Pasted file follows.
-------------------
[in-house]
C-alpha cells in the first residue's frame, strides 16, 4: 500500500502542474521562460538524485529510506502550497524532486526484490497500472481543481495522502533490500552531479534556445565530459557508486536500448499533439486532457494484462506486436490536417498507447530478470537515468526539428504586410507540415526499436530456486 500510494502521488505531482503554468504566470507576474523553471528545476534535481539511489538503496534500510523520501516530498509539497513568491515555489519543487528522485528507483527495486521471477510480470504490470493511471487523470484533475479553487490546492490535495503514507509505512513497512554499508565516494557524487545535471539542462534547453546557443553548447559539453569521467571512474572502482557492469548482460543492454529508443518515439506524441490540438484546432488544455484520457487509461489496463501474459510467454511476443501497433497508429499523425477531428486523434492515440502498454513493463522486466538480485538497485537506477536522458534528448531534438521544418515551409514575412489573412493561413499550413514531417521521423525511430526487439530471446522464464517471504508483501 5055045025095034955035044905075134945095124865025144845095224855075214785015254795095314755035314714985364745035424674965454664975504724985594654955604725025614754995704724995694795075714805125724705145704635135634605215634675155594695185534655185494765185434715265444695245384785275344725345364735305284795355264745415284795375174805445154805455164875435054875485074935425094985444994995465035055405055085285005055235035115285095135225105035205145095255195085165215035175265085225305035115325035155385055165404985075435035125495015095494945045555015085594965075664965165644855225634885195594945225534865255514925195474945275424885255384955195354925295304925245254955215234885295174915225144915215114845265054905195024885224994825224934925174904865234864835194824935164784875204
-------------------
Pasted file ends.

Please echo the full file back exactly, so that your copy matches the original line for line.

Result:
[in-house]
C-alpha cells in the first residue's frame, strides 16, 4: 500500500502542474521562460538524485529510506502550497524532486526484490497500472481543481495522502533490500552531479534556445565530459557508486536500448499533439486532457494484462506486436490536417498507447530478470537515468526539428504586410507540415526499436530456486 500510494502521488505531482503554468504566470507576474523553471528545476534535481539511489538503496534500510523520501516530498509539497513568491515555489519543487528522485528507483527495486521471477510480470504490470493511471487523470484533475479553487490546492490535495503514507509505512513497512554499508565516494557524487545535471539542462534547453546557443553548447559539453569521467571512474572502482557492469548482460543492454529508443518515439506524441490540438484546432488544455484520457487509461489496463501474459510467454511476443501497433497508429499523425477531428486523434492515440502498454513493463522486466538480485538497485537506477536522458534528448531534438521544418515551409514575412489573412493561413499550413514531417521521423525511430526487439530471446522464464517471504508483501 5055045025095034955035044905075134945095124865025144845095224855075214785015254795095314755035314714985364745035424674965454664975504724985594654955604725025614754995704724995694795075714805125724705145704635135634605215634675155594695185534655185494765185434715265444695245384785275344725345364735305284795355264745415284795375174805445154805455164875435054875485074935425094985444994995465035055405055085285005055235035115285095135225105035205145095255195085165215035175265085225305035115325035155385055165404985075435035125495015095494945045555015085594965075664965165644855225634885195594945225534865255514925195474945275424885255384955195354925295304925245254955215234885295174915225144915215114845265054905195024885224994825224934925174904865234864835194824935164784875204